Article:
Even the oldest of old-school boxing coaches who were completely against the use of weight-lifting based physical conditioning on dynamic explosive movement (callisthenics, pad & bag drills) and lengthy cardio sessions of repetitive dynamic movement (roadwork, skipping). There's some fundamental differences between Wing Chun and Western Boxing ideas on how you prepare somebody's body for fighting, as there are with many other asian MA. Chinese MA commonly include isometrics, dynamic tension and exercises for postural muscles to a degree and variety you don't see in western atheletic ideas. Whether or not this is a bad thing or a good thing is a topic for another thread.

    2) It is not true to say that Wing Chun is more like western boxing than any other southern chinese system. It shares many, many simillarities with Hung Gar and various other 'short fist' southern chinese systems. I've trained in Wing Chun, and watched a lot of forms being demonstrated by Hung Gar practitioners,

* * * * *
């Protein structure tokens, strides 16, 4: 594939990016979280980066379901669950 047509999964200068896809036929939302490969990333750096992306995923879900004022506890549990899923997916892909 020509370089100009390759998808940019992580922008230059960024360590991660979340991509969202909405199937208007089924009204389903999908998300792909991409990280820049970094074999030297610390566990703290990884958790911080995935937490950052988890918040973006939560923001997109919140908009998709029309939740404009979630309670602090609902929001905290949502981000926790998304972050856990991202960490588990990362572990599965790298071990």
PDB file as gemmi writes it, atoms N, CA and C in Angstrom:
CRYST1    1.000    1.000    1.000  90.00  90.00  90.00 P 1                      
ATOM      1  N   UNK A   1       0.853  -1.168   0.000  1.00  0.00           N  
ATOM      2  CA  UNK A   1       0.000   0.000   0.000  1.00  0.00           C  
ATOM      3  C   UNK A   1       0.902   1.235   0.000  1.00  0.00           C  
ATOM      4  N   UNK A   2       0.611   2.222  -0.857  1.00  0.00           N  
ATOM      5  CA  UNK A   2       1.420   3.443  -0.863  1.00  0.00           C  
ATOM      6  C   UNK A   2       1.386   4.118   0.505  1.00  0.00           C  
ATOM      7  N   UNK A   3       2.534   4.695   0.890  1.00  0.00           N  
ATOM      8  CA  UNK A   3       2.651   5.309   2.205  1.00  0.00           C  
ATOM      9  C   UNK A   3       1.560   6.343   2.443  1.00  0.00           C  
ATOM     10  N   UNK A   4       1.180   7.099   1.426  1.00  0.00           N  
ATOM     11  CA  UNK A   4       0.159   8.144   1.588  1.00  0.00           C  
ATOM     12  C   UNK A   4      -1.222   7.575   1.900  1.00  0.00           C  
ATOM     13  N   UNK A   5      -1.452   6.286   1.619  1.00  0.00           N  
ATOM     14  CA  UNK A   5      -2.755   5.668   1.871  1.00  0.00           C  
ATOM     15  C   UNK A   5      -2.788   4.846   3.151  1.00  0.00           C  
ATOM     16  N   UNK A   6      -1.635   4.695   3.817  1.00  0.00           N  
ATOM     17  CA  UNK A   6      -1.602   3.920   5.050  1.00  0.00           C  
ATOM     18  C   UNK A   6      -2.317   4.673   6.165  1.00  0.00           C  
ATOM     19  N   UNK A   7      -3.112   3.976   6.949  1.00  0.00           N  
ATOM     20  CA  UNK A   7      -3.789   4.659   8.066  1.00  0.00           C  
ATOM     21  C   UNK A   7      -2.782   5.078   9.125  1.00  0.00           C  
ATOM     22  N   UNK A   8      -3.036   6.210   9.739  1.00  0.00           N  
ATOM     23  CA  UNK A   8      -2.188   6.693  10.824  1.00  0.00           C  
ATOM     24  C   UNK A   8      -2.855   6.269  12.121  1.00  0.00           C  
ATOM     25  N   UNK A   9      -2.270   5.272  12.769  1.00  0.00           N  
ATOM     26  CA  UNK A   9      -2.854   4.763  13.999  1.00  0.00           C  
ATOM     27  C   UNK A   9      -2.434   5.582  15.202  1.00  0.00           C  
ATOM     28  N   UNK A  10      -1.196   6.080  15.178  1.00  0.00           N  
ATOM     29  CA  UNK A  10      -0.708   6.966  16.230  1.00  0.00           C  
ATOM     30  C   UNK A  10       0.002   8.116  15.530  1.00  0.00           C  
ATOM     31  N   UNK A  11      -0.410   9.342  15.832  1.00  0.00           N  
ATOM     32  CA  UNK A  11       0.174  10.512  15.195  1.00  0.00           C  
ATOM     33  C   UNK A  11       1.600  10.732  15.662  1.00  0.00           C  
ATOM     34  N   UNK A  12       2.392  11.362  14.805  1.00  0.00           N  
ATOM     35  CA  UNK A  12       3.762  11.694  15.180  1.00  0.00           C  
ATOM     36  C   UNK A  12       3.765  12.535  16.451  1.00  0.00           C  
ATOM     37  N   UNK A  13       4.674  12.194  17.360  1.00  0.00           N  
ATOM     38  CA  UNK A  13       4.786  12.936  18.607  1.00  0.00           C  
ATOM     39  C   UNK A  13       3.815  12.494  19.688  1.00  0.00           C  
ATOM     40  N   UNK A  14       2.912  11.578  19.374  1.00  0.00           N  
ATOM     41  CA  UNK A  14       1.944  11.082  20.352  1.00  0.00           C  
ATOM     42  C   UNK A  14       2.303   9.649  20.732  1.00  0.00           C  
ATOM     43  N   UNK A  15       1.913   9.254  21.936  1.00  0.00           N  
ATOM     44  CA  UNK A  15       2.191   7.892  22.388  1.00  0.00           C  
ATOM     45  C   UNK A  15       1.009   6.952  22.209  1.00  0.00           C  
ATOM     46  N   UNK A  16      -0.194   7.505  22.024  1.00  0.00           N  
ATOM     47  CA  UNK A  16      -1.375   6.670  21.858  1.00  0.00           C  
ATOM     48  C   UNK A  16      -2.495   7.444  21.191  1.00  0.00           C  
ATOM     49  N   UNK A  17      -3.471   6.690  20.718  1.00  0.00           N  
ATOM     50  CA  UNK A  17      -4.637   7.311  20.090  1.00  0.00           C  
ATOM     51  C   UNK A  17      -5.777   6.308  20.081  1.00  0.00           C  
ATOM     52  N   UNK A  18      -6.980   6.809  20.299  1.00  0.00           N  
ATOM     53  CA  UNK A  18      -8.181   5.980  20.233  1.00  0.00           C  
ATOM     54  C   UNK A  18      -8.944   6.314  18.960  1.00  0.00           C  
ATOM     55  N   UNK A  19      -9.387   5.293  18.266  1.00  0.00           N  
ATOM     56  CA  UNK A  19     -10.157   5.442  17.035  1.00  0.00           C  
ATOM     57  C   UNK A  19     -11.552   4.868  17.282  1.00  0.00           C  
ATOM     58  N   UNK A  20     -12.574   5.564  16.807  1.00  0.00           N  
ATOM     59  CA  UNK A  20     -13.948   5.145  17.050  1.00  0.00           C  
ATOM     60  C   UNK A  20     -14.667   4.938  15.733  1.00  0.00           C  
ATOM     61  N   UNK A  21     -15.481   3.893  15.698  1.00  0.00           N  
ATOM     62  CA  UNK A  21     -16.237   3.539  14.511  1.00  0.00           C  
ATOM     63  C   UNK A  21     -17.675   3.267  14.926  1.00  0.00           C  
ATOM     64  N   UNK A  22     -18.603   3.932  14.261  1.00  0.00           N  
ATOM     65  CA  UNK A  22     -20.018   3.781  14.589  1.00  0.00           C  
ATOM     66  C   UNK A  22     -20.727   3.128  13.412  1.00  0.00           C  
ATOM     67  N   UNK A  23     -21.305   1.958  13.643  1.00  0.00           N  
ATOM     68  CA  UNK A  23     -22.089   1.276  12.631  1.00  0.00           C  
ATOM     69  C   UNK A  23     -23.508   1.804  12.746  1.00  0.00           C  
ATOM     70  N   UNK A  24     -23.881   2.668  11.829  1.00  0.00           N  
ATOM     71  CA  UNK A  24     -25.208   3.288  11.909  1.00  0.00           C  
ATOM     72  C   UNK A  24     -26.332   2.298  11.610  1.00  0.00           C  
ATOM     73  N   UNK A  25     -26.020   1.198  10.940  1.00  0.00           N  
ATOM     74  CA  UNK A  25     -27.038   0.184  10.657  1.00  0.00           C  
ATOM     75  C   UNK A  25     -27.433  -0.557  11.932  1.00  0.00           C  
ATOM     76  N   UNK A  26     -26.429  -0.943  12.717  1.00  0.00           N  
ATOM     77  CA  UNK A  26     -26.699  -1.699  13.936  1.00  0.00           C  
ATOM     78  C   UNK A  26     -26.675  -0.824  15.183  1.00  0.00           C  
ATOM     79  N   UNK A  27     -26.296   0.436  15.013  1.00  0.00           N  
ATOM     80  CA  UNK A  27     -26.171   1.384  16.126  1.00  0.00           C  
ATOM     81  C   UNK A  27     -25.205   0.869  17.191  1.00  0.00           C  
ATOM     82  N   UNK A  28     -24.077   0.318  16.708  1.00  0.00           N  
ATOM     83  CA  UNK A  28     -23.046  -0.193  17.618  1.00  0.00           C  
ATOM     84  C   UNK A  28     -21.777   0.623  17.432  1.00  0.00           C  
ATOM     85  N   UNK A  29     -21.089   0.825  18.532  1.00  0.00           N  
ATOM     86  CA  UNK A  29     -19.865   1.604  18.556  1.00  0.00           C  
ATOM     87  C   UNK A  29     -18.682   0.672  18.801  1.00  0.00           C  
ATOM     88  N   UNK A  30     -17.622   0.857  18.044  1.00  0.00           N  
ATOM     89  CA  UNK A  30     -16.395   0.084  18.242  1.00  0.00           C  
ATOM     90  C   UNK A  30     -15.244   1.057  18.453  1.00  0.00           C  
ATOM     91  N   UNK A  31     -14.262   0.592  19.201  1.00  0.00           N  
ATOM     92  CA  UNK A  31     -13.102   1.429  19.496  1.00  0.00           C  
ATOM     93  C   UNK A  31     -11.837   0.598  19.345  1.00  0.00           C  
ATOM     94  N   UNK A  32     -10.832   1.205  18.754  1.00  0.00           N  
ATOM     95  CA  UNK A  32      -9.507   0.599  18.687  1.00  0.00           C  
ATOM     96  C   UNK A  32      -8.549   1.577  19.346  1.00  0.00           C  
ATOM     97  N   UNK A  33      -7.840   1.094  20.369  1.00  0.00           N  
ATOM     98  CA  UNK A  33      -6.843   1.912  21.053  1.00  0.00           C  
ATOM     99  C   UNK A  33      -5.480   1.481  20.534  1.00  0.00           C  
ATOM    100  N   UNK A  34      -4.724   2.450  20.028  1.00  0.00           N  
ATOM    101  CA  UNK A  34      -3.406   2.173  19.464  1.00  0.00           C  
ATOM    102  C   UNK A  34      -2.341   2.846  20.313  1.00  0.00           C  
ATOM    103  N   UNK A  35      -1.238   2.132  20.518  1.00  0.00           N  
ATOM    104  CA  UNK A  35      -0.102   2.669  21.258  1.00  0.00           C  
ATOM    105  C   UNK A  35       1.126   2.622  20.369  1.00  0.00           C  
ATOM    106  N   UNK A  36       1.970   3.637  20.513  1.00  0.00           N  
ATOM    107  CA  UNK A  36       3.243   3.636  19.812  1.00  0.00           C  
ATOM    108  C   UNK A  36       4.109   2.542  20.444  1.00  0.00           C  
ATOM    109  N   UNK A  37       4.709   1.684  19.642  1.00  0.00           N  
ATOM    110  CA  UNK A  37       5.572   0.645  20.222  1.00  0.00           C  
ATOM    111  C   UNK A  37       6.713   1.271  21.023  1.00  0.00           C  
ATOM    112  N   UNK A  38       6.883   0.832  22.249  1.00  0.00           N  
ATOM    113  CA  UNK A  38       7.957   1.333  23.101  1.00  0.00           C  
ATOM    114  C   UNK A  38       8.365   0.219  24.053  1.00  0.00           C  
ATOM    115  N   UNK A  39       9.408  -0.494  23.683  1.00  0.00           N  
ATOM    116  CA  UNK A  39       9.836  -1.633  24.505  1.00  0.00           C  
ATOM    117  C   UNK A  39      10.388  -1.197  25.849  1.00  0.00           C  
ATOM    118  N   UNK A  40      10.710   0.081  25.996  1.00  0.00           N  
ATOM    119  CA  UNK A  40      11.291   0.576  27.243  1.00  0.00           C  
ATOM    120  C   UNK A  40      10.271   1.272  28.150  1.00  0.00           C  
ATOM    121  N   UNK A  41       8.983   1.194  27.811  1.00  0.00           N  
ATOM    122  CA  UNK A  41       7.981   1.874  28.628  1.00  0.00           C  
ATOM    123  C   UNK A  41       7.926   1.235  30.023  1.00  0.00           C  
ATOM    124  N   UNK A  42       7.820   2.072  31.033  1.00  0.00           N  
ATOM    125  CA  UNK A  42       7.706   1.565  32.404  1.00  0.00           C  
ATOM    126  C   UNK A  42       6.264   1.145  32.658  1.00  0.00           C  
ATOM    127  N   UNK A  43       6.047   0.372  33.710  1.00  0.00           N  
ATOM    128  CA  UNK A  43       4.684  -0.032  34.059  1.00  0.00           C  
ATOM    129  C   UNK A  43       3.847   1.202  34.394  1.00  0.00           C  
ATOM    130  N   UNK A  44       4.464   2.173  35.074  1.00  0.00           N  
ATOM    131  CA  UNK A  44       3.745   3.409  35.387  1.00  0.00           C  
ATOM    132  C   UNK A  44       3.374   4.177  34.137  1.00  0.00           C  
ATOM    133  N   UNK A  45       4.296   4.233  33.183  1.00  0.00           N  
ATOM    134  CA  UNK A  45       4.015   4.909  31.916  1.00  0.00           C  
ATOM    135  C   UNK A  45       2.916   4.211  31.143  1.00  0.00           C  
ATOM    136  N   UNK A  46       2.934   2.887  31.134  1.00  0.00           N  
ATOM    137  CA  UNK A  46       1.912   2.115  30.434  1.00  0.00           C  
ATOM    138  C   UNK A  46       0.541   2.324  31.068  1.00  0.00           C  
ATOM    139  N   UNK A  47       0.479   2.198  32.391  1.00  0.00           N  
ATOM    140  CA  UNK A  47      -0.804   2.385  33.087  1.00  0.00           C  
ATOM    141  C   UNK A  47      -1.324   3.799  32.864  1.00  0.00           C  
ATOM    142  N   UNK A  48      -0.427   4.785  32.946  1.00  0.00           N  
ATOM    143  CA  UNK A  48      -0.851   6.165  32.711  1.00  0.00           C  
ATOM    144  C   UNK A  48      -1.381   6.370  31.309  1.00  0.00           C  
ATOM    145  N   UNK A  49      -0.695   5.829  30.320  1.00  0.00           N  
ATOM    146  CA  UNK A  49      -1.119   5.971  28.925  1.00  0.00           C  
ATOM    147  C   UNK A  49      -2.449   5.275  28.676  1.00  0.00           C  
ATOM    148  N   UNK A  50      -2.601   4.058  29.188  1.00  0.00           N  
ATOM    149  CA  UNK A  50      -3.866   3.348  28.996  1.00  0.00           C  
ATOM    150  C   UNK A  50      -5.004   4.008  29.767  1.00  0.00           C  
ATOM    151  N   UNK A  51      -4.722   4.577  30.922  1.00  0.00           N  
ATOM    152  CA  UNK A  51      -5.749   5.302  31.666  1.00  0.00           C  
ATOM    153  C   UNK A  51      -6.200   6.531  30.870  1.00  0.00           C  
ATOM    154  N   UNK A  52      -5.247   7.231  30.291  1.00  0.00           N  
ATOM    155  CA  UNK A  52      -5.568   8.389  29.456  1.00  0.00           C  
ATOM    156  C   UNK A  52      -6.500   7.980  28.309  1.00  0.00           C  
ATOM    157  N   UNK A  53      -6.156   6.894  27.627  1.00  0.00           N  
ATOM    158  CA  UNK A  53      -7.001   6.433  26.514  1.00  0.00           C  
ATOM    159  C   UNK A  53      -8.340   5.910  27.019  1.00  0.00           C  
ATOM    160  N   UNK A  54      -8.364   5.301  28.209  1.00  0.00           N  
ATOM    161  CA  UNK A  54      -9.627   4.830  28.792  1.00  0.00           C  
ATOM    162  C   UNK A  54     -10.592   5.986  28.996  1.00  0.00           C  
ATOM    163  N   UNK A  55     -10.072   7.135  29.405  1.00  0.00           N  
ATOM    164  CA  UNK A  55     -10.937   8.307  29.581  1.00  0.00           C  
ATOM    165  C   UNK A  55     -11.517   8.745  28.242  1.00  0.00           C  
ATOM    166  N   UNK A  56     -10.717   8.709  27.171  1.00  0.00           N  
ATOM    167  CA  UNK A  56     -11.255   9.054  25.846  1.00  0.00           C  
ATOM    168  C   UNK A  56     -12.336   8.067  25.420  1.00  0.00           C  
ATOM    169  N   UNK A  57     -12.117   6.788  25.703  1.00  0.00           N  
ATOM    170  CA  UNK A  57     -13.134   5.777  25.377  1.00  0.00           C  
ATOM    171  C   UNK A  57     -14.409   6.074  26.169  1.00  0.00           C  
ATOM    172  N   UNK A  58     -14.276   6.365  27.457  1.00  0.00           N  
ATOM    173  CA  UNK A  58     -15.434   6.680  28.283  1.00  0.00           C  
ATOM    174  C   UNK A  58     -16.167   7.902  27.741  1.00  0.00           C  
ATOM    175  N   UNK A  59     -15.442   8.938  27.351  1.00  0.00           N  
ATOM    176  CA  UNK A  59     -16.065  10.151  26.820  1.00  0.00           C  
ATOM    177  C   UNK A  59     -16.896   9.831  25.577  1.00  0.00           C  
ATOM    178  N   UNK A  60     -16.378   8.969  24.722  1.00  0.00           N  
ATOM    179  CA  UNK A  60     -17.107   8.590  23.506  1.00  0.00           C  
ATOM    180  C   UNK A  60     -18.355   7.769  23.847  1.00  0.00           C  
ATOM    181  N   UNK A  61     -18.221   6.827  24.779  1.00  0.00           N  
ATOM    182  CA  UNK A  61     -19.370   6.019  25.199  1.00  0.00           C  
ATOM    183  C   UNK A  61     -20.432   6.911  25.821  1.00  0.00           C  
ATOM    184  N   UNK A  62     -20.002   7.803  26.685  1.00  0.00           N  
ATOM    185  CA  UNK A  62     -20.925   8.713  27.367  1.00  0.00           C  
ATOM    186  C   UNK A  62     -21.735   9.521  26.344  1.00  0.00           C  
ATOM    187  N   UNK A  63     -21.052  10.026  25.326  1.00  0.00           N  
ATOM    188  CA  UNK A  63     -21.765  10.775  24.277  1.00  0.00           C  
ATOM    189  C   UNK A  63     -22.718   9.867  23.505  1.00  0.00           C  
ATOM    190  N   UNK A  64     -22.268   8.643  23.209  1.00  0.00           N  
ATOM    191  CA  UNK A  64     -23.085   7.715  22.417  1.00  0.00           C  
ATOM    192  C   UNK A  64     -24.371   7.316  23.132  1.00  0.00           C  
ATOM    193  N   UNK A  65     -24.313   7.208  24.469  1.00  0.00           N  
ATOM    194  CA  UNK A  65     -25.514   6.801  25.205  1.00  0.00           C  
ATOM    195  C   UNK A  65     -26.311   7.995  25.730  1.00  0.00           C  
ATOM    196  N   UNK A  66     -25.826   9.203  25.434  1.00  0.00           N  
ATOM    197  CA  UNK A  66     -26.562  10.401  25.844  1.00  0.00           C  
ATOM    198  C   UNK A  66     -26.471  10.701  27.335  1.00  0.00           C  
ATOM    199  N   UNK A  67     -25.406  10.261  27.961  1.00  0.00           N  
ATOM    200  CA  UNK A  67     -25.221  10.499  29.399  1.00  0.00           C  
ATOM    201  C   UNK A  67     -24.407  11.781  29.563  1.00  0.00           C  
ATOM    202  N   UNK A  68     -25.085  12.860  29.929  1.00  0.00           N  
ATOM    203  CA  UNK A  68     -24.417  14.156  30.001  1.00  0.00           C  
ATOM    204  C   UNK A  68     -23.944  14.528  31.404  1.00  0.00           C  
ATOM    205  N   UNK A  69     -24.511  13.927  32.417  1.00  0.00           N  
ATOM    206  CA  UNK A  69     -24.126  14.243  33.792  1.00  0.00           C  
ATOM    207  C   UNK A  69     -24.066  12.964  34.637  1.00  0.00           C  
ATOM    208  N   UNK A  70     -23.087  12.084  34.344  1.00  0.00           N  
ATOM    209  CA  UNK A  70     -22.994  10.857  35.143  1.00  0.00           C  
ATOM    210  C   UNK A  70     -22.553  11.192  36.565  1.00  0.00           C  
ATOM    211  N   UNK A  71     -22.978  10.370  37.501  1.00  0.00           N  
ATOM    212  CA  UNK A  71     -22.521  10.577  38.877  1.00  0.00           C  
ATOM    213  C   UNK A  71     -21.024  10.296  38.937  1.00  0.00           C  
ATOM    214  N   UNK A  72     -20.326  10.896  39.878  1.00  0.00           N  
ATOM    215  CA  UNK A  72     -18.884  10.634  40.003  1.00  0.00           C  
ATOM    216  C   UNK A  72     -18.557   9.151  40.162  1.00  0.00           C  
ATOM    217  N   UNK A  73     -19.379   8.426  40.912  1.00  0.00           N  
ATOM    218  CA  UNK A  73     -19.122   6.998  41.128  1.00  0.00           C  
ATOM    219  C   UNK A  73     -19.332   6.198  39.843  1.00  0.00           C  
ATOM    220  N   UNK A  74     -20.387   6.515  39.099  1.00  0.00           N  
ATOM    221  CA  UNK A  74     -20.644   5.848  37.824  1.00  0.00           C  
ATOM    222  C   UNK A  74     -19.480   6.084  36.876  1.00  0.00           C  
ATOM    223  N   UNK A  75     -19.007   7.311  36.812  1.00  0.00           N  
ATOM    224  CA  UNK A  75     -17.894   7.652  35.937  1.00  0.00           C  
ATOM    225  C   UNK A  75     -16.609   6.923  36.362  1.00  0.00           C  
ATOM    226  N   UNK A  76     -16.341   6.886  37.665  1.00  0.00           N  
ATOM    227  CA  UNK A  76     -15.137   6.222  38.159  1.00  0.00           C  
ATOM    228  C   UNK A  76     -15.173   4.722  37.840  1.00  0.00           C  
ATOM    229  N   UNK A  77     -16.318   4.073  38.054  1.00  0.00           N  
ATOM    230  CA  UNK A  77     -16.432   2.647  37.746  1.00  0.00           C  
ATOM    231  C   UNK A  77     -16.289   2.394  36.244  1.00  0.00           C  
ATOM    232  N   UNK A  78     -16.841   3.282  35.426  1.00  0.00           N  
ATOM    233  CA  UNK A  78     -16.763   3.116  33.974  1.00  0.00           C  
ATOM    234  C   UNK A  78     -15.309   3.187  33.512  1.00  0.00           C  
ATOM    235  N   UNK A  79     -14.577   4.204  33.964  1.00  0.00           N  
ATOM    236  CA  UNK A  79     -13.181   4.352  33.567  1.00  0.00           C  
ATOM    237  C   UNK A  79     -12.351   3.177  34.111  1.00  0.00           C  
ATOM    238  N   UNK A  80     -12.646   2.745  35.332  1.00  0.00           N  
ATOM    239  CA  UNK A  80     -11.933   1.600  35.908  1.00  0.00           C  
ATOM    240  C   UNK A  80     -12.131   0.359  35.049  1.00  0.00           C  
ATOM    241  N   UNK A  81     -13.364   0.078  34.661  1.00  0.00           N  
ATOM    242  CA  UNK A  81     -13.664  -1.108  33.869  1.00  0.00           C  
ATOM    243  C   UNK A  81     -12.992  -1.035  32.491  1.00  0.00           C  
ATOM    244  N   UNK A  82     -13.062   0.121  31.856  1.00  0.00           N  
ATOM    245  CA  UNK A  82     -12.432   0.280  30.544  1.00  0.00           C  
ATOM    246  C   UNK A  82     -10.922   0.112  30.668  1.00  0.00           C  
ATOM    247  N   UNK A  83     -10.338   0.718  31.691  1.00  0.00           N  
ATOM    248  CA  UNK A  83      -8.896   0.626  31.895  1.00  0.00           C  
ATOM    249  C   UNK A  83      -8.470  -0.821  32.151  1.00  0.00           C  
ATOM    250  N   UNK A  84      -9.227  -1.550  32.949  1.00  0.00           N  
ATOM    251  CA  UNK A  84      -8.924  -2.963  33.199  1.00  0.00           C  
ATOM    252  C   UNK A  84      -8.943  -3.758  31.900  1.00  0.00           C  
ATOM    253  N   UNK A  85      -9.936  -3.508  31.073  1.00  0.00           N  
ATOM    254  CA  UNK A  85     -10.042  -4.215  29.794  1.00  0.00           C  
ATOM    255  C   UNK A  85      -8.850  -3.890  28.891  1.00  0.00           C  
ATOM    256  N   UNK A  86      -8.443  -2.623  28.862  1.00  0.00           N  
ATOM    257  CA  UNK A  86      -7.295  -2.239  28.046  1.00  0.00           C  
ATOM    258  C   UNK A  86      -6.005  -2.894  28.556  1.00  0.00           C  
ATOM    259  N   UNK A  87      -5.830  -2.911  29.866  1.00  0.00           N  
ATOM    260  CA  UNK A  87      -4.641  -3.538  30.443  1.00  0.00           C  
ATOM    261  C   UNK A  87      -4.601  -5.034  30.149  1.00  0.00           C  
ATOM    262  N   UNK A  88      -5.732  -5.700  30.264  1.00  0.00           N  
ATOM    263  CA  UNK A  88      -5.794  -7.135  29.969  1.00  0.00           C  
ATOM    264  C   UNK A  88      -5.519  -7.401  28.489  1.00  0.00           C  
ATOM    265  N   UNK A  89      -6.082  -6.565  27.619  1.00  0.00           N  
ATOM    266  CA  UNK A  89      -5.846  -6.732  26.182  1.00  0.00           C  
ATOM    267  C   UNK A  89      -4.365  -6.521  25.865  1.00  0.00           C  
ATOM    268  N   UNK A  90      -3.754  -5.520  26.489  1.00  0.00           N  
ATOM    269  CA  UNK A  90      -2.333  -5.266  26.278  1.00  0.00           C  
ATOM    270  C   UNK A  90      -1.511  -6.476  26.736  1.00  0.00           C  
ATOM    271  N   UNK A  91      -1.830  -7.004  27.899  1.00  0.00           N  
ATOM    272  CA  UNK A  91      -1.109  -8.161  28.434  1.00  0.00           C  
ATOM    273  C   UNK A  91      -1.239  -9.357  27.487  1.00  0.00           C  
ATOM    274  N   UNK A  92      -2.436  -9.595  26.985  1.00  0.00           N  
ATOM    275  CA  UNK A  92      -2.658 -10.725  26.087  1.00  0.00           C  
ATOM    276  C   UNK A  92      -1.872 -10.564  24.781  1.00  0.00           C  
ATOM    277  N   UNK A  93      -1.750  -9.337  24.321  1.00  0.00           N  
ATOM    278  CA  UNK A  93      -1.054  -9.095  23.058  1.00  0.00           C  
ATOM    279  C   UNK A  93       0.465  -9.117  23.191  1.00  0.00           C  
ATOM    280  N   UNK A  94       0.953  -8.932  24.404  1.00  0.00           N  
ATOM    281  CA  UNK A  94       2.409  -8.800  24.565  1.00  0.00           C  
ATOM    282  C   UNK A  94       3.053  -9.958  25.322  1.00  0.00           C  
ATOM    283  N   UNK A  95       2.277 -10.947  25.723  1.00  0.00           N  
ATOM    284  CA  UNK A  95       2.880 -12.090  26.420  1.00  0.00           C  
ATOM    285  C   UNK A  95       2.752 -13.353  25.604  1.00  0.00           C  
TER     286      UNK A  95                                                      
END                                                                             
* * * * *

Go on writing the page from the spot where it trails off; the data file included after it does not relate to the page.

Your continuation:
Wing Chun is very reminiscent of a trimmed down, simplified Hung Gar with most of the large 'long fist' expansive movements taken out.

    There might well be some connection between old-school barenuckle boxing and Wing Chun, but the southern chinese heritage is much, much clearer than stated in that article.
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  5. DdlR is offline
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    Posted On:
    4/29/2007 8:13pm

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     Style: Bartitsu

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    Hell yeah! Hell no!
    Bear in mind that Godwin was clear about presenting this theory as speculation - he wasn't saying "this is the way it happened".

    It's been over twenty years since I actually read his article, but I recall Godwin suggesting that Wing Chun could have been a fusion of European pugilism strategies/techniques and one or several CMA, which might be how he'd explain the differences (conditioning methods, etc.)